In Zen and Martial Arts there is this concept known as Shugyo. I’ve heard many definitions of Shugyo. In fact every body can, in one way or another, come up with their own interpretation of what Shugyo is.
Shugyo is often simply defined as the ultimate level of physical and mental training.
It is the word “ultimate” that brings me to what I’m writing today. This means that Shugyo does not stand on its own, it is rather the ultimate step of a latter.
The mistake most students make is aiming for Shugyo directly, instead of focusing on each degree of training. One can expect to reach Shugyo after experiencing every degree of training.
One step at a time.
Some instructors tell students that they can experience Shugyo by attending weekend seminars. This can be true. However, this will only be a weekend long Shugyo experience. In other words, it’s superficial Shugyo— attained solely through the commitment of training for a weekend.
In order to dig in deep into Shugyo and experience the deepest level of physical and mental training, Shugyo needs to transcend the mat and into our daily lives.
In Chozen-Ji (a Rinzai Zen Temple in Honolulu) literature Shugyo is explained through the analogy of forging a sword from raw iron. Fire, water, and iron are the instruments. The pounding of the hammer over and over again to create the cutting edge is our daily experience attained through the following degrees of training.
- KEIKO – Keiko translates as “practice”. It is the period of time spent repeating an activity or skill to acquire proficiency. This is going to the dojo and taking classes every day. In fact, classes at the dojo are known as “keiko”. In Shodo this is brushing exercises. Brush Kanji after Kanji, stroke after stroke, for no other reason whatsoever than to practice to get better at it.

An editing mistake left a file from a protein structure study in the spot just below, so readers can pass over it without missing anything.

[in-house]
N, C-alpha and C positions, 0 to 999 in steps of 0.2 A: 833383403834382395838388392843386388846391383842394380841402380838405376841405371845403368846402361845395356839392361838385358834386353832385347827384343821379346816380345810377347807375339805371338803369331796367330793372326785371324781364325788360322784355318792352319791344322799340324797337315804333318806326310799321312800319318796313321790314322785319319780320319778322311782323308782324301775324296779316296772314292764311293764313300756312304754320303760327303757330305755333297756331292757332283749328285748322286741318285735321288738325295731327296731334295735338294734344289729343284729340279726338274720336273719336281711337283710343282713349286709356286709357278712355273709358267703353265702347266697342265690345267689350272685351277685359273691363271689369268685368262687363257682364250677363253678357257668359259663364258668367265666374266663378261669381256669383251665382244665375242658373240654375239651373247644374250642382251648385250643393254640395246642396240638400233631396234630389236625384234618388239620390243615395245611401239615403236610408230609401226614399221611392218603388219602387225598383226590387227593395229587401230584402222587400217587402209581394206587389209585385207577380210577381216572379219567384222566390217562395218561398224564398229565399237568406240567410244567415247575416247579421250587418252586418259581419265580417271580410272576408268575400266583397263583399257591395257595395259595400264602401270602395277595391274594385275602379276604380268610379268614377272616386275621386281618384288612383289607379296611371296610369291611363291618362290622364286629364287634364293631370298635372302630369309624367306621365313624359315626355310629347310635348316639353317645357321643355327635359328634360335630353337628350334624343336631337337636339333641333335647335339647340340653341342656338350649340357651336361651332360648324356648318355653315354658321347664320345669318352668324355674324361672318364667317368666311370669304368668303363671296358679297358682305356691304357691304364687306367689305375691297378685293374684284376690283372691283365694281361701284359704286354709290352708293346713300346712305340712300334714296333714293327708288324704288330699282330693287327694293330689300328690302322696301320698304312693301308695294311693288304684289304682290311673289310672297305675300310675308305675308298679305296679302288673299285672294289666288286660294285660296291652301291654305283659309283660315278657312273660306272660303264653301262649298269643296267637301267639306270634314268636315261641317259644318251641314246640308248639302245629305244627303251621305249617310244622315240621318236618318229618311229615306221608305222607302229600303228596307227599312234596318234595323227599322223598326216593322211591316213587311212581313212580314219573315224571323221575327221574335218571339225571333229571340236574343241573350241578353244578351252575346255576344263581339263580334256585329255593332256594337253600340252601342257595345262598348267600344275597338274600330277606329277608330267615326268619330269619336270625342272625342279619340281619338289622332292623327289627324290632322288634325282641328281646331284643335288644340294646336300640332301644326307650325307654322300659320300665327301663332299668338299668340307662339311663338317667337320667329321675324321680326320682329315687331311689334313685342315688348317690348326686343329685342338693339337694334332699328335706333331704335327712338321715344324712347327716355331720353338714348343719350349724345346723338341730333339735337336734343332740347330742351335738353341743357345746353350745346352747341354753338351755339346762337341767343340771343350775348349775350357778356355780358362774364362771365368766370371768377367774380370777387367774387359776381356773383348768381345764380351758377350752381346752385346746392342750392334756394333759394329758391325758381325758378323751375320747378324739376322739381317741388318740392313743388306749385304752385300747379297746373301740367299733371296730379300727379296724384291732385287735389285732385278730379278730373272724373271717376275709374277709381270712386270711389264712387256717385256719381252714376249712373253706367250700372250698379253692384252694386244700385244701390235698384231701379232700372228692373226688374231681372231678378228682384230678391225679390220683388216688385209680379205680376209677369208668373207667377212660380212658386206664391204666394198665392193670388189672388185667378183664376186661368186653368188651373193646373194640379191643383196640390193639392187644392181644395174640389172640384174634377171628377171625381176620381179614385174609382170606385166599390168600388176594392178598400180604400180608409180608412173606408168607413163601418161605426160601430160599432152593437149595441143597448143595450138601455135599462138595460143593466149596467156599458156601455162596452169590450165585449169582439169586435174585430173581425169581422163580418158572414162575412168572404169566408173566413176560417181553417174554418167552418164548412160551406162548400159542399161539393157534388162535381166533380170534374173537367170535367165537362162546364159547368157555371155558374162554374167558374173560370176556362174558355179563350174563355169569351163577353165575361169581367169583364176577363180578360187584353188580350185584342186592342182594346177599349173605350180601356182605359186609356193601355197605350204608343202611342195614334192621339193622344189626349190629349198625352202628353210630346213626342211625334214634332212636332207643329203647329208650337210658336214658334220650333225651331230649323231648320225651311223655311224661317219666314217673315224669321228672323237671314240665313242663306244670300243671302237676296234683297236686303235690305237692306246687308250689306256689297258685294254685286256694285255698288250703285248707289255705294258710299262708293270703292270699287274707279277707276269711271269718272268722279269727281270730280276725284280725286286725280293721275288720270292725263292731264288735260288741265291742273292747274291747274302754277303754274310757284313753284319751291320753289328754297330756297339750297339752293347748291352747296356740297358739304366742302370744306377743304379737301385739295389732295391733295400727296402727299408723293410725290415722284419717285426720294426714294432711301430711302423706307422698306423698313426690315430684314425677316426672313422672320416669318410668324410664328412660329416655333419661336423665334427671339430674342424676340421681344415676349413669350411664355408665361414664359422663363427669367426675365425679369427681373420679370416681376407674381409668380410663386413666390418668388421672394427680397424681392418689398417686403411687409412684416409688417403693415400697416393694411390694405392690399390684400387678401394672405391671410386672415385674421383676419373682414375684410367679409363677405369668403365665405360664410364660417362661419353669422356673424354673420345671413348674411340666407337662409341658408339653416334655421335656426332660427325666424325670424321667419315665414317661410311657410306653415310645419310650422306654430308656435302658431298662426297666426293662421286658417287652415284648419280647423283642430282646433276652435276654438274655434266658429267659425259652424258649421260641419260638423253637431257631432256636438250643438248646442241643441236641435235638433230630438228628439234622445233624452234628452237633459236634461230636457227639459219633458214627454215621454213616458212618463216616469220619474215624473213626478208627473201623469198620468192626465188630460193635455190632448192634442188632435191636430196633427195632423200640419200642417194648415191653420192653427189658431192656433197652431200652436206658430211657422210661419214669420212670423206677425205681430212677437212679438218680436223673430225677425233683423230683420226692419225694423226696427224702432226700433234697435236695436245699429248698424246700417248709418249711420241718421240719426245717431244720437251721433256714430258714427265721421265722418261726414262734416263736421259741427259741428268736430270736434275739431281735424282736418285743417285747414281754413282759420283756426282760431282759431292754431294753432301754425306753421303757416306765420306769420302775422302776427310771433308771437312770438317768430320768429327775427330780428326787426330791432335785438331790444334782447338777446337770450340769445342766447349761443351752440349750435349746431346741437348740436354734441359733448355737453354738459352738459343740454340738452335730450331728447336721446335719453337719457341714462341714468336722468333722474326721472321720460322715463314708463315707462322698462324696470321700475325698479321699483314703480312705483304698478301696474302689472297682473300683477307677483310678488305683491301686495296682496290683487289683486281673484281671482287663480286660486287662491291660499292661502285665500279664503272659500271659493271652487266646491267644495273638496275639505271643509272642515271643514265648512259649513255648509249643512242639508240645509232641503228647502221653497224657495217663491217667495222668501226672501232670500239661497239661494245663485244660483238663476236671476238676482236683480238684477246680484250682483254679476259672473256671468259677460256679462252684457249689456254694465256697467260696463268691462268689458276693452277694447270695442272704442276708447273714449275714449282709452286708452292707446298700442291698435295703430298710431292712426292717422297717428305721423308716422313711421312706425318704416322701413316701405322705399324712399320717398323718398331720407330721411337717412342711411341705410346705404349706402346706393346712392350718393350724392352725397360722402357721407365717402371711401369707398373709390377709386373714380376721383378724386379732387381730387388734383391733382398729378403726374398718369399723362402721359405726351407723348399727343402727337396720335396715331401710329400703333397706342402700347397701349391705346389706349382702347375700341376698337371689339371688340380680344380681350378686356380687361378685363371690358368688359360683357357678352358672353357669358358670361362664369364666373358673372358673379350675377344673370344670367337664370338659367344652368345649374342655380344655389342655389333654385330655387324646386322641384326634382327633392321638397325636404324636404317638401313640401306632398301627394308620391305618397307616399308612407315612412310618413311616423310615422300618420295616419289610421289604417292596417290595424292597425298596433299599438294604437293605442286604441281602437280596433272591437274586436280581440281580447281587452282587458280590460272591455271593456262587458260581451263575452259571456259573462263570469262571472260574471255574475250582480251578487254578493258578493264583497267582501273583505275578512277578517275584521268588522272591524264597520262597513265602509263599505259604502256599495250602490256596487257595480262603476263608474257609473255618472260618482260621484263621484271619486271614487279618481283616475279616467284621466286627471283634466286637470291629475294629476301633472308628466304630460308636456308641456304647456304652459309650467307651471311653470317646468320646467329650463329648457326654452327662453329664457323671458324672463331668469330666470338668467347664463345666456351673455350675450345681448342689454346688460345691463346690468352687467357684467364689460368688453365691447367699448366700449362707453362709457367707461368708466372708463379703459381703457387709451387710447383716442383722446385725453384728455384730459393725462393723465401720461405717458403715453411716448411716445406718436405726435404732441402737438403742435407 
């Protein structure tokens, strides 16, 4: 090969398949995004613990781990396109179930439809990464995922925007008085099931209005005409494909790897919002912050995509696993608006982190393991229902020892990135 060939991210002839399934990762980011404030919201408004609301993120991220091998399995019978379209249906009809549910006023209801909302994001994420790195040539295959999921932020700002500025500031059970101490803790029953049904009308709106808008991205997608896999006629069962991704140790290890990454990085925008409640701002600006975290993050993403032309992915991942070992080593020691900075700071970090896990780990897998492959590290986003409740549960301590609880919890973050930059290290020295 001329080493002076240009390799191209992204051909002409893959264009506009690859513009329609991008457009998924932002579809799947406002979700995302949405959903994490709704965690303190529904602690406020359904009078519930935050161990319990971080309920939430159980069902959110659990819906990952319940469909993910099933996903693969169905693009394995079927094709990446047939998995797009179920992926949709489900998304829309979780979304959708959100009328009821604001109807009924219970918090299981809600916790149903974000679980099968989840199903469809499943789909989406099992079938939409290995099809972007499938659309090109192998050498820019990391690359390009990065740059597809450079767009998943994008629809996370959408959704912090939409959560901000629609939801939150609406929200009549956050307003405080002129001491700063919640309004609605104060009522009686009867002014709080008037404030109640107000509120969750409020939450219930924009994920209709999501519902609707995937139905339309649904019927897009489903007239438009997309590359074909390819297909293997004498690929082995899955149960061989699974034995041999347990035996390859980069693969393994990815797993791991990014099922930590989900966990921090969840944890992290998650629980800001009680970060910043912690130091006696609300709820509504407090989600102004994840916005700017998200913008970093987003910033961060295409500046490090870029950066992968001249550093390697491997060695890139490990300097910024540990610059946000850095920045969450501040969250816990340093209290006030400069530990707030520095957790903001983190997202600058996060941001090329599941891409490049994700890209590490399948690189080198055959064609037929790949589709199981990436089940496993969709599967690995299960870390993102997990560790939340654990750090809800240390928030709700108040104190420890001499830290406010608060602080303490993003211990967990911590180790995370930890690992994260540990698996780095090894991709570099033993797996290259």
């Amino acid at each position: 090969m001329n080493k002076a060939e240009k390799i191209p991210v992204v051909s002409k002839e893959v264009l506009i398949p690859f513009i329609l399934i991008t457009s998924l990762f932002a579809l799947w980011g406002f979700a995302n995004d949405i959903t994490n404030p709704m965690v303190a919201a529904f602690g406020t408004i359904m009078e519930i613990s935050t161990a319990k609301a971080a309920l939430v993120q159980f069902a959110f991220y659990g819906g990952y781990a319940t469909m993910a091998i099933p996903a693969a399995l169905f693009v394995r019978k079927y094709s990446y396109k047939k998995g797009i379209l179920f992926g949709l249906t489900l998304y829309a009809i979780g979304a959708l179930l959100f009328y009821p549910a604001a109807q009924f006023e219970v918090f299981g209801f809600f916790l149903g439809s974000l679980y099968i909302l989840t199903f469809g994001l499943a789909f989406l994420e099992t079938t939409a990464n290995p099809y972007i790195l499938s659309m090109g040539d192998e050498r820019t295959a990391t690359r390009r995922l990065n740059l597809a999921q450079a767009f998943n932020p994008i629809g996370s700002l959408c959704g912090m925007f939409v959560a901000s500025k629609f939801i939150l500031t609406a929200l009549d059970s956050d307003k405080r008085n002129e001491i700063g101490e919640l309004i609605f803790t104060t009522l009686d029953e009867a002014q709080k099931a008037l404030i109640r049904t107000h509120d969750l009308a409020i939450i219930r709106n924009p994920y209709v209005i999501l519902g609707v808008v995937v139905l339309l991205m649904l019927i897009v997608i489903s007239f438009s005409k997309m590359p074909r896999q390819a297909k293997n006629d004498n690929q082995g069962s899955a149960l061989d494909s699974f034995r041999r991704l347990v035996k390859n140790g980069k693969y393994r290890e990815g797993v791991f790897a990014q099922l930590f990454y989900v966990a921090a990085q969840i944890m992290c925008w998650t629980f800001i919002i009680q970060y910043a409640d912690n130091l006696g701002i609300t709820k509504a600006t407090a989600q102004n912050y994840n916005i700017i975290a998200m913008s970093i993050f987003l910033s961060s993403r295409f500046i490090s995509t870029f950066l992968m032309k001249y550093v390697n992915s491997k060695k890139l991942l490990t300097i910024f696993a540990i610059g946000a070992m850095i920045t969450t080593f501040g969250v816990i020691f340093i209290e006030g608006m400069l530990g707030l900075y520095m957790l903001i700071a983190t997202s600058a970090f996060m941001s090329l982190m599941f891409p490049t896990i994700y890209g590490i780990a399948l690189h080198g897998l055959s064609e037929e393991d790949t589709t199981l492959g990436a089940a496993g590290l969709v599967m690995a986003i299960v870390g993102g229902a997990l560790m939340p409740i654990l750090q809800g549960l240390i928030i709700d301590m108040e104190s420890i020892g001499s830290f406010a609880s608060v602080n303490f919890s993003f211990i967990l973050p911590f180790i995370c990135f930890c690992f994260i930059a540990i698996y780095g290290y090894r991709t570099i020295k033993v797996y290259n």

- RENSHU – Renshu translates as “training”. Unlike practice, training focuses on the action to understand the teaching in order to develop a particular skill. During training we come to understand the why’s of things. I think that weekend seminars and workshops fall under this level. They provide a unique opportunity for students to submerge themselves into training. Usually students leave seminars with a deeper understanding of the art.
- KUNREN – Kunren translates as “discipline”. This is the experience that provides mental and physical training. Therefore, this level can only be achieved after spending a few years practicing and training. In order to develop discipline students need to be committed to developing their art. They have already found the path and what motivates them to continue their path.
- TANREN – Tanren translates as “forging” or “improving”. The experience acquired through years of practice and training will help you move forward gradually and steadily. One must always carry SHOSHIN or beginner’s mind, and be motivated to always move forward and better oneself.
- KUFU – Kufu does not have a direct English translation. It can be translated as working under intense concentration or deep focus. I like to think of Kufu as “hard work” or “hustle”. This the level where you don’t stop. This is the point of no return. You have years of practice and training. You have developed the discipline to continue your training and improve yourself on a daily basis. Now you are working hard to continue this path, hustling every day, and perhaps start passing on to others what you have learned.
- SHUGYO – Like Kufu, Shugyo does not have a direct translation. This ultimate level, the deepest one, transcends physical and mental boundaries. You surpass intellectual understanding and you can embody your practice into your daily life.
Martial arts have no meaning if what you learn stays at the dojo. Why practice Shodo if your experience ends the moment you wash the ink off the bristles? Take all of it with you into your life. Make use of it. Do go out in search of Shugyo, experience it and live it. But understand you can’t get to Shugyo before passing through the other levels; it’s a natural progression.